During my last year at university, I wrote a massive historical  research paper on the effect of the AK-47 on the 20th century, and it surprised me how long it took for most governments to arm their soldiers with assault rifles. Especially when we examine that light machine guns were being used along side bolt-action rifles! Much could be said of the lack of lever-action rifles used in 19th century military units. The pattern seems to be: bolt-action rifle (Lee Enfield) to battle rifle (FN FAL), then finally to an assault rifle (SA80/L85). Some government rapidly ascended this pattern, like the USSR, going from the Mosin-Nagant, to the SVT-40, and then finally the AK-47, all by 1947! The Chinese were also fast on the adoption of the assault rifle concept, who had their copy of the AK-47 by 1956 (Type-56), then spread over the rest of the world like virus after that.  Then we look at the NATO nations, who dragged their feet on bring their counter to the AK for many years. The United States was quick to approve a semi-automatic battle rifle, the M1 Garand, but very to warm to the assault rifle, it wasn't until 1965 that the M16 would replace the barely used M14 battle rifle, but the longest is the British and the West Germans. The British used their excellent bolt-action rifle, the Lee Enfield longer than most, and then adopted the FN FAL, but it was not until 1985 that the 5.56x45mm SA80/L85 was fielded! It is a similar story with West Germany, where they used the H&K G3 and several variations of it until the 1990's, when the H&K G36 family of weapons was adopted in 1997. This long delay of the West German military to field a true assault rifle, was due to the futuristic G11 caseless rifle and reunification with East Germany,
This late adoption of the assault rifle has created a global situation where the initial assault rifle bought by a government is still serving for twenty to thirty years with only slight motivations. Only a few governments have moved away for their initial assault rifle, like the Chinese with their oddball Type-95 (AKA QBZ-95) replacing their Type-56 AK47 clone. While the American military is still in debate about the future of their M16 assault rifle, every replacement rifle has been cancelled (the XM8) or not approved (FN SCAR), despite issues with the M4 carbine, even their own elite operators, like DEVGRU and DELTA are using the German made 416.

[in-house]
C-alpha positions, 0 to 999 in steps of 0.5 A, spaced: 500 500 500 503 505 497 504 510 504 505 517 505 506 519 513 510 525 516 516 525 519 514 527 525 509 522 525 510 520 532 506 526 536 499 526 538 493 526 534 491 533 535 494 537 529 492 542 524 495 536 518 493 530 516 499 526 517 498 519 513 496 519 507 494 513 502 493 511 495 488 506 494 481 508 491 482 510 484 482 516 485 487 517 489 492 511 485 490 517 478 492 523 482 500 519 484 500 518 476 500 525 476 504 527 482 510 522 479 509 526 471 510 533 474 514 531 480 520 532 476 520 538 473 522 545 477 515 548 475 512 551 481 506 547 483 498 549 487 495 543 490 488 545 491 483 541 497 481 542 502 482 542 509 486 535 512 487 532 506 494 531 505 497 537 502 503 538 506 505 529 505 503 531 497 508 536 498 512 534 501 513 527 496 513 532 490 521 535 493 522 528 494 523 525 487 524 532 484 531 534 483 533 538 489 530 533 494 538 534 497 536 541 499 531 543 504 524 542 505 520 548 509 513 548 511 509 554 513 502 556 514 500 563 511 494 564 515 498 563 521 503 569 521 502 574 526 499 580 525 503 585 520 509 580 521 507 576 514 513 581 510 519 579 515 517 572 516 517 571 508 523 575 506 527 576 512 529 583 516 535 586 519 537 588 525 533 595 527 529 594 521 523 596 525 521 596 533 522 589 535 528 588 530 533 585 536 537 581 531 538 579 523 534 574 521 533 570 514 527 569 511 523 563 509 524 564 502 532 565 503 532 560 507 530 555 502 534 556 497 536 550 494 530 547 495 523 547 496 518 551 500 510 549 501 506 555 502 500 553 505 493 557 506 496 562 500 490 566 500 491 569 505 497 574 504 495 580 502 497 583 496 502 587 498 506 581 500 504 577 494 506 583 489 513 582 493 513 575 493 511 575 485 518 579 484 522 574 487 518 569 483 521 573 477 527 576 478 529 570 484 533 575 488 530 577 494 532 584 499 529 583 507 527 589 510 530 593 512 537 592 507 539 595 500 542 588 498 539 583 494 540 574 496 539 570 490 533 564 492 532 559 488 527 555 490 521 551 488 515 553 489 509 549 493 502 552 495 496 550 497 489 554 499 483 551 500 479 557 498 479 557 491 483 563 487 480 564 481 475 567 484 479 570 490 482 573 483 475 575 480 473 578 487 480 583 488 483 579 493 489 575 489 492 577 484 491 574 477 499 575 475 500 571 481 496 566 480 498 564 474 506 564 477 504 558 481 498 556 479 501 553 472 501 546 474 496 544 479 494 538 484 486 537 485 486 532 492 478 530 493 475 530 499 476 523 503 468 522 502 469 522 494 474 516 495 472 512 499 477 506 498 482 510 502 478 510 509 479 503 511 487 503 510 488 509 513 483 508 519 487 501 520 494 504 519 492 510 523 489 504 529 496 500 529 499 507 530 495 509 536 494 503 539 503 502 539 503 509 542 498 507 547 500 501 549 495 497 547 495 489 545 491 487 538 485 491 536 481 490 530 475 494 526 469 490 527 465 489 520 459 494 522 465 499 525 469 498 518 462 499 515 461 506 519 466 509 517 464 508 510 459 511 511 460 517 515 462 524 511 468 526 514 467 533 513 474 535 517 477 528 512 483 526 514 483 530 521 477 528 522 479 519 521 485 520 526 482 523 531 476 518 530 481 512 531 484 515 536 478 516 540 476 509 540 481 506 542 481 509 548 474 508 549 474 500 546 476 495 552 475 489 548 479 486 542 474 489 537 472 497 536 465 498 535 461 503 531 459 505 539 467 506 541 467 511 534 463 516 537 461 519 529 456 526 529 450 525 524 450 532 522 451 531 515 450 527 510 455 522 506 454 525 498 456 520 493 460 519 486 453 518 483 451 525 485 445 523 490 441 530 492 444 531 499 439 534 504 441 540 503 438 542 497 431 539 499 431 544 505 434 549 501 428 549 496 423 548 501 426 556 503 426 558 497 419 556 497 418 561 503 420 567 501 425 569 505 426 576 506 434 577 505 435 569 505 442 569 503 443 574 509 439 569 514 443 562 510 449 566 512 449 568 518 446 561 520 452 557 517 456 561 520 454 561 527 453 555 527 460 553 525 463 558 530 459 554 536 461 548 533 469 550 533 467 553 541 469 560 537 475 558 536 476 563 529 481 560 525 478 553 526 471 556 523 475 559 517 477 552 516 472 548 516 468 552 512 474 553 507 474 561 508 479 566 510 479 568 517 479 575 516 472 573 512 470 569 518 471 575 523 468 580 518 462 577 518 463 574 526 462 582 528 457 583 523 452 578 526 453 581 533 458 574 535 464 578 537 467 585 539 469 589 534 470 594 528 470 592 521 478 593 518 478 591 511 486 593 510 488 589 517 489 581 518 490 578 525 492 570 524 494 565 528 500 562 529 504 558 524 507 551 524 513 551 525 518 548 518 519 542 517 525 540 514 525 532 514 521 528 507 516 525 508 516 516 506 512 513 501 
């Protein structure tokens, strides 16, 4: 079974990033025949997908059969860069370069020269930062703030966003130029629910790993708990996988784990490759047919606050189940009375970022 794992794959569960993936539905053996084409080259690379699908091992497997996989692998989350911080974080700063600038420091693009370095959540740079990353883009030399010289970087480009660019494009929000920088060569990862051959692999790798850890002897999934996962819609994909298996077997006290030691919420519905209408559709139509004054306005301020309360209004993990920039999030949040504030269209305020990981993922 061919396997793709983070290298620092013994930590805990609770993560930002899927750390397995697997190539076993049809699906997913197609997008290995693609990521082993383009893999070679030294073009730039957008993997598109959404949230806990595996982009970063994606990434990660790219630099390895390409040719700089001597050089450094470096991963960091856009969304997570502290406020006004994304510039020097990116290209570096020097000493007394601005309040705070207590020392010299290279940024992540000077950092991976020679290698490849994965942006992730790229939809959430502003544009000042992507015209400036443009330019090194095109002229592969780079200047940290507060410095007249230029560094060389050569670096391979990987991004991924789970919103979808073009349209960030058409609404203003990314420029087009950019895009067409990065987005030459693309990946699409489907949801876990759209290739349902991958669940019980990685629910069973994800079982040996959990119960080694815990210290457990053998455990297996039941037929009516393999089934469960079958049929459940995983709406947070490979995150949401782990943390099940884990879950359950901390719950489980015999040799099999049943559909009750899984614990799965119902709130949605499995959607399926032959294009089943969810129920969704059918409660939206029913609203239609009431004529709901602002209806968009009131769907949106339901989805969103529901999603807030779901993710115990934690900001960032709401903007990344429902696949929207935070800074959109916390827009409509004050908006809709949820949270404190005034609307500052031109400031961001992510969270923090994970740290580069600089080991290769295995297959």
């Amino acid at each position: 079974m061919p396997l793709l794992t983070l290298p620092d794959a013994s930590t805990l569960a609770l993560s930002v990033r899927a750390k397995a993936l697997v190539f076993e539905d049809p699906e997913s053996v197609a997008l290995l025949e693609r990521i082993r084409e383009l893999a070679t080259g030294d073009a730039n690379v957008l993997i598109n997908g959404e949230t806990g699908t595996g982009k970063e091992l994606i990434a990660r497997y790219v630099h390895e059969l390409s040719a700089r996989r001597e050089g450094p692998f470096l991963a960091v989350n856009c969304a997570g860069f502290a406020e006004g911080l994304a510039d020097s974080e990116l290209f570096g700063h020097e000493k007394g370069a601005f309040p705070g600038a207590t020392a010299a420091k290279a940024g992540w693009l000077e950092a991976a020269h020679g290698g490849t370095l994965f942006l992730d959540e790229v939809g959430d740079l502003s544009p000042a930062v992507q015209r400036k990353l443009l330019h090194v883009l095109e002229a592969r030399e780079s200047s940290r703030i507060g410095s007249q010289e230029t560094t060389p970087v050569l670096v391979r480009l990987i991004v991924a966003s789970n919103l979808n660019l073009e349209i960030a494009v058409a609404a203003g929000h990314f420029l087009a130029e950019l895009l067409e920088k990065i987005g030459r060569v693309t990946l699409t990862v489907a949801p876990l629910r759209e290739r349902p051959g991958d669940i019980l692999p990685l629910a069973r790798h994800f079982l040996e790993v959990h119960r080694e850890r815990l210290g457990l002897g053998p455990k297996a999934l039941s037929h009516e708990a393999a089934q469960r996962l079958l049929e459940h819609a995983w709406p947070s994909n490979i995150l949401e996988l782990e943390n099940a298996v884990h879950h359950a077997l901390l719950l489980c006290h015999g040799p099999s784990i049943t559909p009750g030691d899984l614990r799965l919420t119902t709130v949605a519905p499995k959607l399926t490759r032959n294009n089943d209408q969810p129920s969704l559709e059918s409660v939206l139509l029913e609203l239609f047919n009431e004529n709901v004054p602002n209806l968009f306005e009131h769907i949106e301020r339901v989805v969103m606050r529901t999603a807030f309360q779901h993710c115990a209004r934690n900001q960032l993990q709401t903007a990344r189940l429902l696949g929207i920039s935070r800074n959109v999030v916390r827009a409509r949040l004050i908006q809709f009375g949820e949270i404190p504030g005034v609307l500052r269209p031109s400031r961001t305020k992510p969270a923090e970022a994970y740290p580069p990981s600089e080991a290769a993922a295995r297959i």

Battle Rifle vs. Assault Rifles

The in-between stage for main infantry small-arms,between the bolt-action rifle, and the assault rifle, is the so-called battle rifle, and these were the historical foundation weapons that bridged the gap between the bolt-action rifles and the assault rifles, like the Fedorov Avtomat and the Mondragon. This term is a modern one placed on these rifles that were swept out of military service by the assault rifles. Battle rifles differ from their lighter, fully-automatic assault rifle cousins by their heavier round (7.62mm vs. 5.56mm), normally semi-auto in construction or shooting habit, general more accurate, powerful in speed, distance, and kinetic energy, and heavier in over construction (wood, metal, less plastic and composite material).
The classic examples of battle rifles are the FN FAL, H&K G3, and the American M14, which all unitized the 7.62mm NATO round, and all were phased out of main-line combat duties by assault rifles in the 1990's. The interesting thing is that battle rifles are coming back as the Designated Marksman Rifle (DMR), the precursory to a full-on sniper rifle, like the M14 being transformed into the Mk 14 EBR, that has seen more active service time in A-Stan and Iraq than it did original in Vietnam. Recently, the British Army has ordered the 7.62mm L129A1 DMR from the American Lewis Machine and Tool Company, and issuing the 7.62mm version of the H&K 416 for "specialized units", most likely the SAS.    

The Patriarch: The AK-47

Richard Venola of Combat Arms once said: "If I had to go to a planet, another planet, and I was allowed take one firearm, it would be an AK47. When Western Civilization melts down, I wanna an AK47."
So, why is the AK47, and its clones, THE most popular assault rifle in the world (70-100 million estimated)? There four main factors to the success of the AK series of assault rifles:
  • Simplistic design for easy of use and training
  • Reliable, even under terrible conditions, due to loose tolerances.
  • 8 moving parts
  • Cheap to build
The history of the AK-47 started when the 3rd Reich betrayed their USSR allies and invaded. Mikhail Kalashnikov was 22 and a tank Sergeant in Soviet Red Army, who had been recognized for his technical skills at invention and his obsession with firearms. In October of 1941, at the village of Bryansk, Kalashnikov met the enemy when battle turned in favor for the Nazi forces, and the Soviet T-34 tank forces were forced to retreat, which is when Kalashnikov’s tank was hit by enemy artillery fire, and forced to abandon his burning tank with only a TT pistol and soon discovered that was badly wounded. When Kalashnikov awoke hours later, he found himself in a broken down ambulate truck in the town of Bryansk, that was to have taken him to a field-hospital, when the enemy advancing into the town.